Media hype surrounding the release of the latest Star Wars film is similar to the release of the previous films in the series except for the fact that prior to the release of the first installment, few outside the sci-fi community predicted it’d be such a success. Though it’s too early to tell how much of an enduring cultural impact The Force Awakens will have, in hindsight the impact of A New Hope has been substantial. It definitely raised the bar for effects-laden “event” films and marked a transition point for Hollywood from releasing films with a more gritty pessimistic tone and European-influenced aesthetic of the early and mid seventies to films with larger budgets and more optimistic “retro” sensibilities of the late seventies and beyond.
Star Wars also upped the ante for the potential boon to be had not just for studios but from merchandising partnerships, multimedia spin-offs expanding the franchise universe and countless opportunists attempting to cash in. Kids growing up in the post-Star Wars era had no shortage of Star Wars toys and products to choose from (or Star Wars-like toys and products) which helped boost a generation’s interest in sci-fi, space and technology. On television kids and adults could get their sci-fi fix through such shows as Battlestar Galactica, Buck Rogers, Quark, and an anime from 1974 repackaged as Star Blazers for American audiences. Meanwhile Hollywood was diving head-first into the sci-fi/fantasy resurgence with Disney’s The Black Hole, a space-bound James Bond in Moonraker, new versions of Superman, Star Trek and Flash Gordon, Ridley Scott’s Alien, and Jimmy Murakami (When the Wind Blows) and Roger Corman’s Battle Beyond the Stars among others.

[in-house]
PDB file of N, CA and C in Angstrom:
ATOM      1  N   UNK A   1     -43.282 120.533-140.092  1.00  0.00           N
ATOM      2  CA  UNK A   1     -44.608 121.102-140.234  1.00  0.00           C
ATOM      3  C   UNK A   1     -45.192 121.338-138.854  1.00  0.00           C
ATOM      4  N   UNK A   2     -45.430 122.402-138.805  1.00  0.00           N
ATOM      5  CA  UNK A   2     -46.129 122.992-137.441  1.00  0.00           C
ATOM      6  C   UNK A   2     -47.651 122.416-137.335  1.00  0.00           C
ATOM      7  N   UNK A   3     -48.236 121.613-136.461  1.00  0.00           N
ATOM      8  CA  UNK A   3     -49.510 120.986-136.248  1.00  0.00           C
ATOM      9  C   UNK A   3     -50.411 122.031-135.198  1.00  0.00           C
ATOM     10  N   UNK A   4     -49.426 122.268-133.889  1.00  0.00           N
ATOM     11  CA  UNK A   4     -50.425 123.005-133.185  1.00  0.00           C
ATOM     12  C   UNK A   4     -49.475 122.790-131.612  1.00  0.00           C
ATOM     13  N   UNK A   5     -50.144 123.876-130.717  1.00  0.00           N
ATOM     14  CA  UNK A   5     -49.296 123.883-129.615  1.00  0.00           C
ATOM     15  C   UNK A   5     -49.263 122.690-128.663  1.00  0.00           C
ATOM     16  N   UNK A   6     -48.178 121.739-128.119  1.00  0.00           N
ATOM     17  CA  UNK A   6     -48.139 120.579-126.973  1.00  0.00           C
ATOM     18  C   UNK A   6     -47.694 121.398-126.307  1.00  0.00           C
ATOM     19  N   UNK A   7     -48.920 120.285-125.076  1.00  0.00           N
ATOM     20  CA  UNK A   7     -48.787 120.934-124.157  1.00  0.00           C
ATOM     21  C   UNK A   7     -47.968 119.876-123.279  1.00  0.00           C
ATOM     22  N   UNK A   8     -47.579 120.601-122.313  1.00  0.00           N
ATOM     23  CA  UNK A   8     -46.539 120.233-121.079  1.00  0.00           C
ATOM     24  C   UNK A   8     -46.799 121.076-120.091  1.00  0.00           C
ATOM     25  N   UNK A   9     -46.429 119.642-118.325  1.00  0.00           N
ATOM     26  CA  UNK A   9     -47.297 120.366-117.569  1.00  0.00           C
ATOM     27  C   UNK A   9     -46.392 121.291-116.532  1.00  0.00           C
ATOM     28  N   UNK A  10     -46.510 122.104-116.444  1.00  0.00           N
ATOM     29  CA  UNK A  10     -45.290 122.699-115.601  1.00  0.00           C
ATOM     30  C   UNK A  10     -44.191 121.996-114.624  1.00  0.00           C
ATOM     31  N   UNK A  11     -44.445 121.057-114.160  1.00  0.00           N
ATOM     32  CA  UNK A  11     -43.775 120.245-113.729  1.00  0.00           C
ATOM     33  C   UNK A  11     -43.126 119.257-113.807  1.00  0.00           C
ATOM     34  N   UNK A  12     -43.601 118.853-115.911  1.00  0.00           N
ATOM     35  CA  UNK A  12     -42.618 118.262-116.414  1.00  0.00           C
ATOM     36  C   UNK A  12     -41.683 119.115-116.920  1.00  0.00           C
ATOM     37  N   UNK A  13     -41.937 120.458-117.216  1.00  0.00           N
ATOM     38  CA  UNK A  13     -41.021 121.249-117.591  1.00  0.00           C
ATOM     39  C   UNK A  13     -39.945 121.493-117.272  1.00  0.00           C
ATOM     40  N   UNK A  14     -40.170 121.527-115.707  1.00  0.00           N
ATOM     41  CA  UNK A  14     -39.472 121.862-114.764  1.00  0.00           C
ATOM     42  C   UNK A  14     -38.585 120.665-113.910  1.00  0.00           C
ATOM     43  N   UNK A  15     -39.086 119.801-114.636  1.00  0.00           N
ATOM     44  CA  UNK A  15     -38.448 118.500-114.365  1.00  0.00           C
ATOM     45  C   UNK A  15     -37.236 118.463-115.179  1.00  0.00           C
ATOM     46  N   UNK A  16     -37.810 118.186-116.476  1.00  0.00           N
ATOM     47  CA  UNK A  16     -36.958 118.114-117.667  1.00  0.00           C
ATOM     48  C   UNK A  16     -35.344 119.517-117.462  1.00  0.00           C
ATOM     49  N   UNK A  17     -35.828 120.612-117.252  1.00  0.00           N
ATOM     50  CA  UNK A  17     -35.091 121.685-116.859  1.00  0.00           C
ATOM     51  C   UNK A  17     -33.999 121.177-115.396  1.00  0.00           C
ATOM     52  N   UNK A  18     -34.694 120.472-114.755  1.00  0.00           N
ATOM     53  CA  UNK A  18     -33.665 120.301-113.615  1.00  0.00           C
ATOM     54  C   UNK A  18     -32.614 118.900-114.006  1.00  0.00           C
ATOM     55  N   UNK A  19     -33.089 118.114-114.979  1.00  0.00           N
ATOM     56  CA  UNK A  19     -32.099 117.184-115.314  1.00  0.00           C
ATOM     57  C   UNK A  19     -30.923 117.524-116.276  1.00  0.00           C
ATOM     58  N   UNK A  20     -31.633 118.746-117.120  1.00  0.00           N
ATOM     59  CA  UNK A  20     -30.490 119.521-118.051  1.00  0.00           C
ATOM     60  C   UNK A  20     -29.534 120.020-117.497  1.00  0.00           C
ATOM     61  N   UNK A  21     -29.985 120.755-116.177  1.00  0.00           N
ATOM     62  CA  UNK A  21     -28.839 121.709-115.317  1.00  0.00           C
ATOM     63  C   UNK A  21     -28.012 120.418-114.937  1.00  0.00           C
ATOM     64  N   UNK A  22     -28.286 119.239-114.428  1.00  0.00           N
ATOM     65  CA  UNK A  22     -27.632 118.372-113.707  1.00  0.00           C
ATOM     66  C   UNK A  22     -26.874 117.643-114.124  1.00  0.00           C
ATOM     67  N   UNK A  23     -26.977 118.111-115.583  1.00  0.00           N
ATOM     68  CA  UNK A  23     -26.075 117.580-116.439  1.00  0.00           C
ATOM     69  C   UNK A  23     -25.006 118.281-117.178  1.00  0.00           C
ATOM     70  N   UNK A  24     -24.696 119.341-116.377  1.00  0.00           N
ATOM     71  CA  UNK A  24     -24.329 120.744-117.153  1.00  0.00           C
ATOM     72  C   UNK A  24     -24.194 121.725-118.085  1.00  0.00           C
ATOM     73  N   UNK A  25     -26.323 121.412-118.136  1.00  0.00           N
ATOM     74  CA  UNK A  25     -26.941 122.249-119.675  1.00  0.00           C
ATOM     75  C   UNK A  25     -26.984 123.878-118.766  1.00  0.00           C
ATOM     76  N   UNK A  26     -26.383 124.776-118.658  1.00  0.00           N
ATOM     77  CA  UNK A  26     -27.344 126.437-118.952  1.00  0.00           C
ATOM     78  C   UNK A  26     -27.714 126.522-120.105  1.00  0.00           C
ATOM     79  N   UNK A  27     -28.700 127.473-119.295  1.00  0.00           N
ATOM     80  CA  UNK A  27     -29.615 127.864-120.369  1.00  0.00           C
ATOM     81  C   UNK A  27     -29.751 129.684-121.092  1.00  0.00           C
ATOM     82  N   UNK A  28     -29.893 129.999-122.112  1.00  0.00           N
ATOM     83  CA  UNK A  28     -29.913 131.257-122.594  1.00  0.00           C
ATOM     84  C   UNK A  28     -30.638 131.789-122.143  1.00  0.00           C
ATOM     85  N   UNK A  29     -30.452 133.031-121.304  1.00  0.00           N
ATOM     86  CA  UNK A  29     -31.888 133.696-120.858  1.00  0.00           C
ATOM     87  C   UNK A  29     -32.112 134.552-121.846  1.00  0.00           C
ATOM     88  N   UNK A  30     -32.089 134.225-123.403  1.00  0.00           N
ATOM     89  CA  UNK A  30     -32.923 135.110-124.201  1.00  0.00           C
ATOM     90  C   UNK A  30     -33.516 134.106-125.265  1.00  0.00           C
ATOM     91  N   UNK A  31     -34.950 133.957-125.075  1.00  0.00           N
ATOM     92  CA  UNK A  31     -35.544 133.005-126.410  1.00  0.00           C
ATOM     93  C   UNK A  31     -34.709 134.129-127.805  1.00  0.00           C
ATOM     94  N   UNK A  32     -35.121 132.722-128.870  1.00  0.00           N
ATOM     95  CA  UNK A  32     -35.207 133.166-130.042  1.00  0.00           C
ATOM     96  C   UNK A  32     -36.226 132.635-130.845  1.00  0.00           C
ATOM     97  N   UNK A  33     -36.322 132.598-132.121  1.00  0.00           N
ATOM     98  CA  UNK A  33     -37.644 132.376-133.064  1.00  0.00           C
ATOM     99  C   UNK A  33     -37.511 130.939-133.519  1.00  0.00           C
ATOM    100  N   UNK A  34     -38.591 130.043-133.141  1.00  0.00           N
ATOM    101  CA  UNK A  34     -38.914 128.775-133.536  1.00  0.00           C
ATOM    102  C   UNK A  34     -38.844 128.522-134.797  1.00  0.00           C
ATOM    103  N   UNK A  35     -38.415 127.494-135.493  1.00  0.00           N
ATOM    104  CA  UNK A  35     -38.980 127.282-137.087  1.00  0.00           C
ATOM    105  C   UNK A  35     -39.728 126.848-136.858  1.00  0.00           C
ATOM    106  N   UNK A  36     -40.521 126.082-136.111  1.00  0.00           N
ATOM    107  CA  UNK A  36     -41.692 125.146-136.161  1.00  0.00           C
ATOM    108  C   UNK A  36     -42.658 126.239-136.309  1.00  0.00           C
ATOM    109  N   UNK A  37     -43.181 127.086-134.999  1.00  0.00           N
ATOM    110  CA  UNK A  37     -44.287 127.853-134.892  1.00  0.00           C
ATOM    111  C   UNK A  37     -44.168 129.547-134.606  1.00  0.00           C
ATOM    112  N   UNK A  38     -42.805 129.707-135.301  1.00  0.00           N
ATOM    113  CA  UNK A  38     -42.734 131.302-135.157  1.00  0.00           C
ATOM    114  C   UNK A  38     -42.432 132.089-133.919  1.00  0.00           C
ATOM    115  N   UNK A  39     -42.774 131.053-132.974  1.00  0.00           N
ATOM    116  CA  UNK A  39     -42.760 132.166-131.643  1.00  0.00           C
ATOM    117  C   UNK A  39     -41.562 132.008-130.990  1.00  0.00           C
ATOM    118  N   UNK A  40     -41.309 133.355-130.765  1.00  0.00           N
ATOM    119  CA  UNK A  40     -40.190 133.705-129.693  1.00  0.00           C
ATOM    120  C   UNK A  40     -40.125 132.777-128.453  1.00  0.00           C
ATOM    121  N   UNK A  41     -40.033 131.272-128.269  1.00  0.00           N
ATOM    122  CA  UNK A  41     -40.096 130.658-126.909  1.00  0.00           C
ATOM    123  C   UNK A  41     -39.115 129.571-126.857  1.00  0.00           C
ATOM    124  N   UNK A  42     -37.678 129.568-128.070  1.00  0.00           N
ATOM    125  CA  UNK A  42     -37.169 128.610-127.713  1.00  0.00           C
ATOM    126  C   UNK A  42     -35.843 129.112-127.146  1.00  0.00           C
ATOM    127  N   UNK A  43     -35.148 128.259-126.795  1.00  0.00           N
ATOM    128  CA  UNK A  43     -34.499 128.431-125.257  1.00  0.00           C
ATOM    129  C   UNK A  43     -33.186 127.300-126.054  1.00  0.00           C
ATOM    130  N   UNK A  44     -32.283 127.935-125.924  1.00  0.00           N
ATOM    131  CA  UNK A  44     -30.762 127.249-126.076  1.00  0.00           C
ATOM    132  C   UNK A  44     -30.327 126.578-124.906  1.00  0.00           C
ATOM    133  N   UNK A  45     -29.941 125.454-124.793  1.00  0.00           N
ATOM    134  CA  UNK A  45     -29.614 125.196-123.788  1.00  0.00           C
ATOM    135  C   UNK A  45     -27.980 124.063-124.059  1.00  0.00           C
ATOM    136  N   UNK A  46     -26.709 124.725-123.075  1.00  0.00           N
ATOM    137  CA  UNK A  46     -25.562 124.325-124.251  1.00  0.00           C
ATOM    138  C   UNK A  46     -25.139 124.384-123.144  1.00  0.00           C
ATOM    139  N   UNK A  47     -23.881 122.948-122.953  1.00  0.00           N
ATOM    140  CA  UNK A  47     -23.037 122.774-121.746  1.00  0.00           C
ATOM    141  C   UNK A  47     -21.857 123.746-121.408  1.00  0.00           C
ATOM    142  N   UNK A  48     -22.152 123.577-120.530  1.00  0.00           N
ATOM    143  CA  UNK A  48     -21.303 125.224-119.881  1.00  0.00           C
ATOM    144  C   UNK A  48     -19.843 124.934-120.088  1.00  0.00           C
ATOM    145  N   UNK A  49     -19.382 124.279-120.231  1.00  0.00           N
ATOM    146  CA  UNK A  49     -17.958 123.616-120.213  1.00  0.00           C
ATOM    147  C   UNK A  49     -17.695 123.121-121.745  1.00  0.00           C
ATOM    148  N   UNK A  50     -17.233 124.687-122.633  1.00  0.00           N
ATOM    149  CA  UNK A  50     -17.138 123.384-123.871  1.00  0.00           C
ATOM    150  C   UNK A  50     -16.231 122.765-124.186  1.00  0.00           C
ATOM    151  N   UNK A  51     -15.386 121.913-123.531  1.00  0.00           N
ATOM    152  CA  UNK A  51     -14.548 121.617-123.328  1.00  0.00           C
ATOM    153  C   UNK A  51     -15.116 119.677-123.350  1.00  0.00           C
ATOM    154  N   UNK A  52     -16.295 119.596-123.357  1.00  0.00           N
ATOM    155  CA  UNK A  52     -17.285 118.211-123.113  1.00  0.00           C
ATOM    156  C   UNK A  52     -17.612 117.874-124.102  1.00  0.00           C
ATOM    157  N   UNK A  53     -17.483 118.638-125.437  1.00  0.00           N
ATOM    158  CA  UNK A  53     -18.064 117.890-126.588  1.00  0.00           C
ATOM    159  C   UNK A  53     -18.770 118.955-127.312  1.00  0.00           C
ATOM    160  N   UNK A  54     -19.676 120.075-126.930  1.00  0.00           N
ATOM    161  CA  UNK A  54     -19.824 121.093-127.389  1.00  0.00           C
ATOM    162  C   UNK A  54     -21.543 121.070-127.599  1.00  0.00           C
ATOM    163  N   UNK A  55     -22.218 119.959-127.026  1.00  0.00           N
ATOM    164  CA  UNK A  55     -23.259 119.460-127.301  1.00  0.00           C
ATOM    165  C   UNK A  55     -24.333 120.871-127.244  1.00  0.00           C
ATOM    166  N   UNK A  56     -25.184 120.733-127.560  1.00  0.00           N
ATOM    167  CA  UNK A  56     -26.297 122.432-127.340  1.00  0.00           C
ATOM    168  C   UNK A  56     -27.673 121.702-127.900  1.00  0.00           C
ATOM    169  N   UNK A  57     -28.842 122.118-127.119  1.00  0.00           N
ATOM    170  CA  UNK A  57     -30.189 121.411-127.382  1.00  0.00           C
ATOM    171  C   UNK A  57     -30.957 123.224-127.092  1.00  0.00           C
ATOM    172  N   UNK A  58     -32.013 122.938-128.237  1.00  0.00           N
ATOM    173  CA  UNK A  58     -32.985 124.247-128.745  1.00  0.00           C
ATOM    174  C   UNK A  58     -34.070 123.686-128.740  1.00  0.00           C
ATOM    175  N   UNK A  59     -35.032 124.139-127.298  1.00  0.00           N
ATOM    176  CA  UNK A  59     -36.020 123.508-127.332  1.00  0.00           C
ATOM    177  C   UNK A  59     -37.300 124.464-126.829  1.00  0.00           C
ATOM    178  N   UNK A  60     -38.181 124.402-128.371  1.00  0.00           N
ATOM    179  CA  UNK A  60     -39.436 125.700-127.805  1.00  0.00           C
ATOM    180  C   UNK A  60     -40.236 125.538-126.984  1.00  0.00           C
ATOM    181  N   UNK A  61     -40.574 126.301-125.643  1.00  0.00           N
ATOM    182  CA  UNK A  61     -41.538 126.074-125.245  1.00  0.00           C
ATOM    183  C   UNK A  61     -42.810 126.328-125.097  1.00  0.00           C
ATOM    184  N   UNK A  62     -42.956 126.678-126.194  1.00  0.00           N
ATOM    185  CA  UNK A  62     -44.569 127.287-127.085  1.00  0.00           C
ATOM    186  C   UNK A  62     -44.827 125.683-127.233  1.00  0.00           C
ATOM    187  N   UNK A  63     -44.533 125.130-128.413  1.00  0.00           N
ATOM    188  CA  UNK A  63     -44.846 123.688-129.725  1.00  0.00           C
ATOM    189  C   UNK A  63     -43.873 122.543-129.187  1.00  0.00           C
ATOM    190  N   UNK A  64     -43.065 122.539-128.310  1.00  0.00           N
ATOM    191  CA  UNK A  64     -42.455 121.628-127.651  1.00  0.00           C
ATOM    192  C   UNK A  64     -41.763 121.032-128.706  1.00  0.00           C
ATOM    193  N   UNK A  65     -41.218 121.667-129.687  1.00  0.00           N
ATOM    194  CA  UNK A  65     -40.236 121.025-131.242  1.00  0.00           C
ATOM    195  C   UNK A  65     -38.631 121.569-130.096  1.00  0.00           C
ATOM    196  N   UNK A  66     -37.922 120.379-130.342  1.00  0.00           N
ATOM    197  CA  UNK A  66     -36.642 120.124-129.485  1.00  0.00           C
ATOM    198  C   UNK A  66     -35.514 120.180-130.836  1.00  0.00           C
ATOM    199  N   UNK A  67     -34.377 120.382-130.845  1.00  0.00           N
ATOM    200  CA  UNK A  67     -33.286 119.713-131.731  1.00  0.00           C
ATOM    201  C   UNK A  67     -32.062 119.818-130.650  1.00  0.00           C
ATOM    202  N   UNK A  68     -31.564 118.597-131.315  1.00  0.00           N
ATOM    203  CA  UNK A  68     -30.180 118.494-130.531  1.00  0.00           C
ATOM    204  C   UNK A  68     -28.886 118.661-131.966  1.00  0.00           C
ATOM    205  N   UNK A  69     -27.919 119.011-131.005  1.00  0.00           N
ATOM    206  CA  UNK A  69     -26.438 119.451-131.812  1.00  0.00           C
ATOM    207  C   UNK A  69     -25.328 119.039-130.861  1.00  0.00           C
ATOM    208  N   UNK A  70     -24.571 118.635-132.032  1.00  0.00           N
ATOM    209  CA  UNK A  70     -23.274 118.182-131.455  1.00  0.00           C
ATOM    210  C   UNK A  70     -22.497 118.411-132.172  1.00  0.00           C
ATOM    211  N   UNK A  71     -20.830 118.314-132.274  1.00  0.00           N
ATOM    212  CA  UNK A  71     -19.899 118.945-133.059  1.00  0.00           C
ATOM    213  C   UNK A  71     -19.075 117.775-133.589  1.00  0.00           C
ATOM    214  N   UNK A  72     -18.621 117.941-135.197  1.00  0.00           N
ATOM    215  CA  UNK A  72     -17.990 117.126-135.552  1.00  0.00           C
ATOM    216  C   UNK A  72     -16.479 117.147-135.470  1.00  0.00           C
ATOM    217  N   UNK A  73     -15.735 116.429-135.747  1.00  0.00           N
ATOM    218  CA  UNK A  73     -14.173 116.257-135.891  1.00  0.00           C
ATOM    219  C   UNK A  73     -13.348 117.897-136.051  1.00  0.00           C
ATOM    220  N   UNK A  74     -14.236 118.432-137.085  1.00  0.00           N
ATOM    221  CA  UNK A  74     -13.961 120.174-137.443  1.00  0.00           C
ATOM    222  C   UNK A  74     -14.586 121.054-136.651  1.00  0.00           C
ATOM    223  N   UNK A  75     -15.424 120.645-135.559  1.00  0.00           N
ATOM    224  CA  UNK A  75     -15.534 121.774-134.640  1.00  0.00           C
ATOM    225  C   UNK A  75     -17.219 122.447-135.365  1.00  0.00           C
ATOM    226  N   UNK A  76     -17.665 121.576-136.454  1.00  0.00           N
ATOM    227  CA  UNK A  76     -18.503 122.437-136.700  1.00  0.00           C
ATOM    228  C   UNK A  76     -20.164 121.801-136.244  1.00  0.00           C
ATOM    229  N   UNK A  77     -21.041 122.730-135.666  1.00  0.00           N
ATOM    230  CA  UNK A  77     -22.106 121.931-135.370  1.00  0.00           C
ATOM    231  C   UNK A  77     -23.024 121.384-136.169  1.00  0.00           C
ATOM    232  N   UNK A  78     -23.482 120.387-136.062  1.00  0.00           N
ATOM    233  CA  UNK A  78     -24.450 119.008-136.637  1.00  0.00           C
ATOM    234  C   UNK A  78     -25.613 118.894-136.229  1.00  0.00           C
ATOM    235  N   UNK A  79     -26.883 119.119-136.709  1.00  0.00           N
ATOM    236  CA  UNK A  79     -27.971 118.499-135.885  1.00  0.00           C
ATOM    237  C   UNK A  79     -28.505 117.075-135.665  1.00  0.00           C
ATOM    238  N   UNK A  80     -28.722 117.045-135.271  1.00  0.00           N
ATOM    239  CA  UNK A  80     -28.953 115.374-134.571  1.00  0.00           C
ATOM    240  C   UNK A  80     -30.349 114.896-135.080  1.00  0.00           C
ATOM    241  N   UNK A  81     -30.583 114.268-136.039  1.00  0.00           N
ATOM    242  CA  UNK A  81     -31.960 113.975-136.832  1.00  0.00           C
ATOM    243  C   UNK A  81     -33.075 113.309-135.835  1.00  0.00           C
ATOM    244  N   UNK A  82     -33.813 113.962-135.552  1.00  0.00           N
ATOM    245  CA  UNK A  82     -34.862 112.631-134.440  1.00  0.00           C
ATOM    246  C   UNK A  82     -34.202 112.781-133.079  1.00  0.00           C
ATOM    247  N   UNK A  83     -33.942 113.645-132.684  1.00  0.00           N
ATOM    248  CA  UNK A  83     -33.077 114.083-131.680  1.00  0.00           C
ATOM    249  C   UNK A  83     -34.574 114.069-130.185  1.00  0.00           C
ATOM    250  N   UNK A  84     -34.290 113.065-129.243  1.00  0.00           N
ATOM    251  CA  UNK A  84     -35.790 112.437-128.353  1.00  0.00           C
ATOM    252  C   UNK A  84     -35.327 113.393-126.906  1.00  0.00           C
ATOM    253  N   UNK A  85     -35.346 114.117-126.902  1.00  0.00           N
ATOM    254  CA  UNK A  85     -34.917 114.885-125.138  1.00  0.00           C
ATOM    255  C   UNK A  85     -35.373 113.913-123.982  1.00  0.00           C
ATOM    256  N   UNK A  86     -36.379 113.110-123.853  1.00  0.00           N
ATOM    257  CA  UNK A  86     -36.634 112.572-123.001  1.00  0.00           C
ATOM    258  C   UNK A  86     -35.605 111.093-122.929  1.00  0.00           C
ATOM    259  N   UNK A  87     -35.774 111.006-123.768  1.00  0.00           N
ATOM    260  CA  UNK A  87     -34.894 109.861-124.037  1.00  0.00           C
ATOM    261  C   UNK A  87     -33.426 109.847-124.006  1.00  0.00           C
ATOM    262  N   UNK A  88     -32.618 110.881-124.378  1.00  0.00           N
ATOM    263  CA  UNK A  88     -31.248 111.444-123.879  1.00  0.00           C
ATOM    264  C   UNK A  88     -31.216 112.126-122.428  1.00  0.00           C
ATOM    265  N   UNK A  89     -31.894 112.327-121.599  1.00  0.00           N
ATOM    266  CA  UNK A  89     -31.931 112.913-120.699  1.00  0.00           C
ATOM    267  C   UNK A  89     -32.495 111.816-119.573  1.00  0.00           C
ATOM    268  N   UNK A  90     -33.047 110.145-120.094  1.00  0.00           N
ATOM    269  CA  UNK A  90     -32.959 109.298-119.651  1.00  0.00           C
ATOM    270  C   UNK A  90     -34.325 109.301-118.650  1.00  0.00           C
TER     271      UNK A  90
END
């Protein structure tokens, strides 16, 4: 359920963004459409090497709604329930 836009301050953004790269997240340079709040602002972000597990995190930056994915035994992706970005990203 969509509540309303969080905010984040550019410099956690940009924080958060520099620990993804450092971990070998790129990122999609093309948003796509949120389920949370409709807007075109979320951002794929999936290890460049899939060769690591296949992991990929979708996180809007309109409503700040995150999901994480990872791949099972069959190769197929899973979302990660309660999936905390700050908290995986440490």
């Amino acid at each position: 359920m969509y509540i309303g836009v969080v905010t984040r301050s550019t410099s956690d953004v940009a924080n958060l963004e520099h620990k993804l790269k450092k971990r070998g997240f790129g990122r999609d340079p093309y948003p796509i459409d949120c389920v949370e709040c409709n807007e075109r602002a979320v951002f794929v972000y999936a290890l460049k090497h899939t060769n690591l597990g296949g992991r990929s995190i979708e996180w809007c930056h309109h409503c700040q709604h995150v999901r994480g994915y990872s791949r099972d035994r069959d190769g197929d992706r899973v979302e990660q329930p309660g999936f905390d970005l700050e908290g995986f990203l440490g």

Movie producers around the world also jumped on the bandwagon with films as diverse as Os Trapalhões (The Dabblers) from Brazil and Dünyayı Kurtaran Adam (The Man Who Saved the World), also known as “Turkish Star Wars” due to the filmmaker’s liberal use of Star Wars footage for spliced in effects shots and backdrops. As many horrible examples of this subgenre of world cinema as there are, there’s at least two I’ve found to be charming and enjoyable in their own ways: Message From Space (Japan, 1978) and Starcrash (Italy, 1979). Both feature eclectic casts with hammy performances (eg Vic Morrow and Sonny Chiba in Message From Space and Caroline Munro, Christopher Plummer and David Hasselhoff in Starcrash), both have low-budget yet creative production design, and like Star Wars, they also make a decent attempt at recombining various mythological and cinematic tropes to create new fantasy worlds. Message From Space also had the benefit of having Kinji Fukasaku in charge, the auteur who also directed Black Lizard, Battles Without Honor and Humanity, and Battle Royale.